Definition~4 is the same as that in the theory of Shimura varieties. The discreteness condition implies that such ${\Gamma}$ act discontinuously on ${\mathop{\mathbb H}^3}$. In particular, the ${\Gamma}$–stabilizer of any point in ${\mathop{\mathbb H}^3}$ is finite and the stabilizer of a point on the sphere at infinity is conjugate to a discrete subgroup ${\Gamma_{\infty} < B_{\infty}}$. By inspection one observes that ${\Gamma_{\infty}}$ can take on of the three forms:

Finite cyclic, a finite extension of ${{\mathbb Z}}$ generated by a parabolic or loxodromic element, or a finite extension of ${{\mathbb Z}\oplus {\mathbb Z}}$ generated by a pair of parabolics.

The only delicate part about the above classification involves noting that any loxodromic element in ${\Gamma_{\infty}}$ is conjugate to a matrix of the form ${\left[\begin{smallmatrix} \lambda & \\ & \lambda^{-1} \end{smallmatrix}\right]}$ with ${|\lambda + \lambda^{-1}|^2 \not\in [0,4]}$. So if there were two loxodromic elements, they would be ${\Gamma_{\infty}}$–translates of eachother, meaning that item (3) can only occur if the two summands are generated by parabolic elements.

Definition 6: A point ${\zeta \in \mathop{\mathbb P}{\mathbb C}}$ is a cusp if its stabilizer subgroup contains a free abelian group of rank ${2}$.
Note that we can always take ${\left[\begin{smallmatrix} 1 & 1 \\ & 1 \end{smallmatrix}\right]}$ to be one of the parabolic generators.

In order to gain traction on the cusp set of hyperbolic orbifolds ${\mathop{\mathbb H}^3/\Gamma}$, we need a “smallness" condition on ${\Gamma}$. The theory of Tamagawa numbers shows that Kleinian groups of the form ${\rho({\cal{A}}^1)/\{\pm I_2\}}$ have covolume ${1}$. Hence,

Lemma 7: Arithmetic Kleinian groups have finite covolume.

Lemma 8: If ${M}$ is an orientable hyperbolic 3–orbifold of finite volume, then ${M}$ has finitely many ends (i.e. cusp neighborhoods) and each end is isometric to ${\widetilde{T}\times [0,\infty)}$, where ${\widetilde{T}}$ is some quotient of the 2–torus ${T^2}$. Moreover, the stabilizer subgroup of each cusp is of type ${(3)}$ above.

Proof: If there were infinitely many ends, then ${M}$ would not have finite volume. By the classification of discrete subgroups of ${B_{\infty}}$ and the definition of a cusp, the stabilizer of each end is generated by a pair of parabolics ${\gamma_1}$ and ${\gamma_2}$. Without loss of generality we may assume that ${\gamma_1 = \left[\begin{smallmatrix} 1 & 1 \\ & 1 \end{smallmatrix}\right]}$ and ${\gamma_2 = \left[\begin{smallmatrix} 1 & \omega \\ & 1 \end{smallmatrix}\right]}$, where ${\omega \in {\mathbb C}\backslash {\mathbb R}}$. In particular, ${\gamma_1}$ and ${\gamma_2}$ represent independent translations in ${\mathop{\mathbb P}{\mathbb C}}$. Let ${\mathrm{Tors}(\Gamma)}$ denote the torsion subgroup of ${\Gamma}$, and set ${\overline{\Gamma} = \Gamma/\mathrm{Tors}(\Gamma)}$. A consequence of the fact that $\Gamma$ is the free product of its torsion-free and torsion parts is we can factor the orbit space ${\mathop{\mathbb H}^3/\Gamma}$ as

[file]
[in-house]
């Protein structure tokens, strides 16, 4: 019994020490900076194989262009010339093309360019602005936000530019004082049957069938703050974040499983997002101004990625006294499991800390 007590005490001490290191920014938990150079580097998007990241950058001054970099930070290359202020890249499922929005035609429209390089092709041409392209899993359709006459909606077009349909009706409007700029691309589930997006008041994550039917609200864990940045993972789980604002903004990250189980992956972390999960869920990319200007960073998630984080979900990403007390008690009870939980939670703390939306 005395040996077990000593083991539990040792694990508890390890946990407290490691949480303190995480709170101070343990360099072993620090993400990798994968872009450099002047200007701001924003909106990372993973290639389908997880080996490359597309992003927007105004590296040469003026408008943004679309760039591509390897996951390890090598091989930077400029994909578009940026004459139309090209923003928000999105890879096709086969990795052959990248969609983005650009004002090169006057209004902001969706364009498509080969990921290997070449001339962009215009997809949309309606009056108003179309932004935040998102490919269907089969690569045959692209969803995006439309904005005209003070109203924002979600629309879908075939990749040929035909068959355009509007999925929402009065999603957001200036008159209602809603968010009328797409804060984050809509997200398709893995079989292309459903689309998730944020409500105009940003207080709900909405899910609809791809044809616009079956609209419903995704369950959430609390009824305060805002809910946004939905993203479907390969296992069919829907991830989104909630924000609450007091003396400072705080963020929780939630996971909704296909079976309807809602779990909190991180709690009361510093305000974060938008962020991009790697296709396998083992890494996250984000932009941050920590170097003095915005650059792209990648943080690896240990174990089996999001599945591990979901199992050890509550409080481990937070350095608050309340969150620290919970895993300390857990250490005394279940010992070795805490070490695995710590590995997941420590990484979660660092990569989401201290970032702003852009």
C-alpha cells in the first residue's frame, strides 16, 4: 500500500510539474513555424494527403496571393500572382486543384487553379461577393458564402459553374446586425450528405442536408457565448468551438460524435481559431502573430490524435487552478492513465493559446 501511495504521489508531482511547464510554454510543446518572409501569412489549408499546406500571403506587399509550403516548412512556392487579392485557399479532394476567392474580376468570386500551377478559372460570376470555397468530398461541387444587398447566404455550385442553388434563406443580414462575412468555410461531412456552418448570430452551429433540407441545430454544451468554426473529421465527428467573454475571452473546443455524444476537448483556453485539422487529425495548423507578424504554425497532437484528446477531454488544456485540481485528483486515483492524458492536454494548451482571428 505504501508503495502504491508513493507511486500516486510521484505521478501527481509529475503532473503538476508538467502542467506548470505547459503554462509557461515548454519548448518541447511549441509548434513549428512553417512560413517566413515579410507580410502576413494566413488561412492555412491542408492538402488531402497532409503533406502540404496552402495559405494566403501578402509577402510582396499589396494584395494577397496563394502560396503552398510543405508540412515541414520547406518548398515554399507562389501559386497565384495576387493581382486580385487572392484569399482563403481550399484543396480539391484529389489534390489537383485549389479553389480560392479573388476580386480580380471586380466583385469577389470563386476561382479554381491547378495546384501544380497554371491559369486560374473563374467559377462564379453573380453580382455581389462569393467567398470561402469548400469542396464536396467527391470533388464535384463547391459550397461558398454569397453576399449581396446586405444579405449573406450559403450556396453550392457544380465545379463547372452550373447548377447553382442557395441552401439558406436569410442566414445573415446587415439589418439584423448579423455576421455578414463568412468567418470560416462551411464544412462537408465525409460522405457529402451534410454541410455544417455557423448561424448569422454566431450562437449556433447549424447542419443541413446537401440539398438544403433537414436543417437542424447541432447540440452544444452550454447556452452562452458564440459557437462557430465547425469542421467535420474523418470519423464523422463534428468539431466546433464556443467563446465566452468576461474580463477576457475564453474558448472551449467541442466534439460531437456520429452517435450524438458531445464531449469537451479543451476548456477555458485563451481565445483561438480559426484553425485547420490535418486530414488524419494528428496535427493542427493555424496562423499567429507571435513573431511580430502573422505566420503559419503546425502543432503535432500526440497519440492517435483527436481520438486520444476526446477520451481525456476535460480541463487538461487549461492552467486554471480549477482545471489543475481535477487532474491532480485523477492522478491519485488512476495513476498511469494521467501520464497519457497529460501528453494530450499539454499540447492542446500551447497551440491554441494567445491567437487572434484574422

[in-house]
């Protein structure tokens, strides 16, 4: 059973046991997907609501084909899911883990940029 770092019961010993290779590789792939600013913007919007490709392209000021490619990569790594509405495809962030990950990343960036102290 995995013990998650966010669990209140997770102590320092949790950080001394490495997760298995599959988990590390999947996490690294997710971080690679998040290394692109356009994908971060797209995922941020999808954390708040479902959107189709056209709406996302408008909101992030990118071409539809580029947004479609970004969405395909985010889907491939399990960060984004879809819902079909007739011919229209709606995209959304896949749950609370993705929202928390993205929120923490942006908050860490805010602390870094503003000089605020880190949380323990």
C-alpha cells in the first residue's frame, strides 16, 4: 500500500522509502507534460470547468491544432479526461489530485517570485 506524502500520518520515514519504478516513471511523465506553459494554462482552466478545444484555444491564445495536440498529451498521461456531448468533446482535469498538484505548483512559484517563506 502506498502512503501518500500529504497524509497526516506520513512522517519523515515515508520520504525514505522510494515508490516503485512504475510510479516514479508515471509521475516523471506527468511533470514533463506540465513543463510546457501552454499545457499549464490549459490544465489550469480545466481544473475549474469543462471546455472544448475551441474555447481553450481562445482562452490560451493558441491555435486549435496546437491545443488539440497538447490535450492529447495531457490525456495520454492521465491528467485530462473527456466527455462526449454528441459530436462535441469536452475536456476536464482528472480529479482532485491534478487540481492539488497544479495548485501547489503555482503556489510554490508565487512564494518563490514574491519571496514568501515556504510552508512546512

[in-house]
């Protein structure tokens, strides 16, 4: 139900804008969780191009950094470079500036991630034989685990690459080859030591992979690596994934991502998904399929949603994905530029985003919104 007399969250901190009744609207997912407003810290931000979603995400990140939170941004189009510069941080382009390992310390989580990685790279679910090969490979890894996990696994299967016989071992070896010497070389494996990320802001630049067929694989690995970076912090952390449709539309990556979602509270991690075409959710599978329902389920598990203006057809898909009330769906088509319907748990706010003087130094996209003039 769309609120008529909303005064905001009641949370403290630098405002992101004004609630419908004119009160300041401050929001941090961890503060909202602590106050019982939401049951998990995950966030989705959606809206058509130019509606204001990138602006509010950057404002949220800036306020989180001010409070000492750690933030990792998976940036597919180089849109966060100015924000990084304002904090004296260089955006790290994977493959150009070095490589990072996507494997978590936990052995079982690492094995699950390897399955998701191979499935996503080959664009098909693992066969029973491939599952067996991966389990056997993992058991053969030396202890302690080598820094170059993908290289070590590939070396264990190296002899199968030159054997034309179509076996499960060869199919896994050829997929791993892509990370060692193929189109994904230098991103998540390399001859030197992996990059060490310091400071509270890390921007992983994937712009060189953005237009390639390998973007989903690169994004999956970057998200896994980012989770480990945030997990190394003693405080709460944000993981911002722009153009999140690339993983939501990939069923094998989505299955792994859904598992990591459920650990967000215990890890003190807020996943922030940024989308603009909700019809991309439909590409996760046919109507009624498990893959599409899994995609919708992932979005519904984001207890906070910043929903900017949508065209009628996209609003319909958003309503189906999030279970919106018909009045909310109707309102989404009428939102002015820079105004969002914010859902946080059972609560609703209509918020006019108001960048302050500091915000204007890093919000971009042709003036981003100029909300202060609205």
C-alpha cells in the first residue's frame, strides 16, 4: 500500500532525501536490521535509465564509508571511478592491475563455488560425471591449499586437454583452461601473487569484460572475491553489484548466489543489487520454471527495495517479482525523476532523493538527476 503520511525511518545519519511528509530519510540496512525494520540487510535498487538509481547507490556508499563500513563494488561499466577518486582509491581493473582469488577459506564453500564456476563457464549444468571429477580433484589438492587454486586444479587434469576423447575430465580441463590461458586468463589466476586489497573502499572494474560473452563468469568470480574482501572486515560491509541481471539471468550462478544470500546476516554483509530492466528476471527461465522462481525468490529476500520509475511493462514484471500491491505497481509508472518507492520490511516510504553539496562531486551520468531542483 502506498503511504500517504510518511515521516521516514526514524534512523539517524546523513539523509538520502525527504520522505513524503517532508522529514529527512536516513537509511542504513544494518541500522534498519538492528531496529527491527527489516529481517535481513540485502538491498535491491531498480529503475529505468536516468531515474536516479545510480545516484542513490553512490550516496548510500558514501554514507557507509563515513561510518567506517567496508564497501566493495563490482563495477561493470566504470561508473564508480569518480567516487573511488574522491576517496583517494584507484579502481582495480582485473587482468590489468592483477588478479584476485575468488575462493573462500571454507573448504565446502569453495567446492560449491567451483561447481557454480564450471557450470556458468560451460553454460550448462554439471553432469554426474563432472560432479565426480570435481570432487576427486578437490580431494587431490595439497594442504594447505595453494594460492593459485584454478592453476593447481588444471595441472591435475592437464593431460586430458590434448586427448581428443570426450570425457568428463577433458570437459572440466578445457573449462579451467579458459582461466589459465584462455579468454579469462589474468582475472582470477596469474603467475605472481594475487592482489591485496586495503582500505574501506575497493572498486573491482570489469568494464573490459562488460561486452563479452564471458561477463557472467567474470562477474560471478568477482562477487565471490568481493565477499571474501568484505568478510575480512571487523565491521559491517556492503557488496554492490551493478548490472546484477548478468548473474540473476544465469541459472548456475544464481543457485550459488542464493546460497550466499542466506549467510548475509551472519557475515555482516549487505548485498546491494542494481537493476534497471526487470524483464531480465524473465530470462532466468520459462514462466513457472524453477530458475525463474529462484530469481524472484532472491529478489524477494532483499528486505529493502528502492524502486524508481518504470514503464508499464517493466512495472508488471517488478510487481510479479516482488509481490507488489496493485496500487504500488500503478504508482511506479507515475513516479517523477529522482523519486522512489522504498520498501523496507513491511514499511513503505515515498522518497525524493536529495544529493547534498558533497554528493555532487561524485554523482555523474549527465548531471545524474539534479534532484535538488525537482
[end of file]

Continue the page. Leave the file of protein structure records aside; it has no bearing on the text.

$\displaystyle (\mathop{\mathbb H}^3/\overline{\Gamma})/\mathrm{Tors}(\Gamma)$

Since ${\overline{\Gamma}}$ is torsion–free, ${\mathop{\mathbb H}^3/\overline{\Gamma}}$ is a manifold. In particular, the translations ${\gamma_1}$ and ${\gamma_2}$, viewed as elements of ${\overline{\Gamma}}$, generate independent copies of ${S^1}$ in ${\mathop{\mathbb P}{\mathbb C}}$ that intersect at a single point. In otherwords, they generate a copy of ${T^2}$. By construction of the Poincaré extension of ${\gamma_i}$ to ${\mathop{\mathbb H}^3}$, one sees that the stabilization locus of the ${\gamma_i}$ in ${\mathop{\mathbb H}^3/\overline{\Gamma}}$ is isometric to ${T^2 \times [0,\infty)}$. Yet again appealing to the Poincaré extension, it follows that the cusp neighborhoods in ${\mathop{\mathbb H}^3/\Gamma}$ are isometric to ${(T^2 \times [0,\infty))/\mathrm{Tors}(\Gamma) = T^2/\mathrm{Tors}(\Gamma) \times [0,\infty)}$. $\Box$

Corollary 9: All Bianchi orbifolds have at least one cusp.
Proof: Let ${\Gamma_d}$ be a Bianchi group and consider the standard ${{\mathbb Z}}$–basis ${\{1,\omega\}}$ for ${{\cal{O}}_d}$, where

$\displaystyle \omega = \begin{cases} \sqrt{d} & d\not \cong 1\pmod 4 \\ \frac{1+\sqrt{d}}{2} & d \cong 1\pmod 4 \end{cases}$

Then ${\gamma_1 = \left[\begin{smallmatrix} 1 & 1 \\ & 1 \end{smallmatrix}\right]}$ and ${\gamma_2 = \left[\begin{smallmatrix} 1 & \omega \\ & 1 \end{smallmatrix}\right]}$ are independent parabolic elements in ${\Gamma_d}$. By Lemma~8 their stabilization locus is an end of ${\mathop{\mathbb H}^3/\Gamma_d}$. $\Box$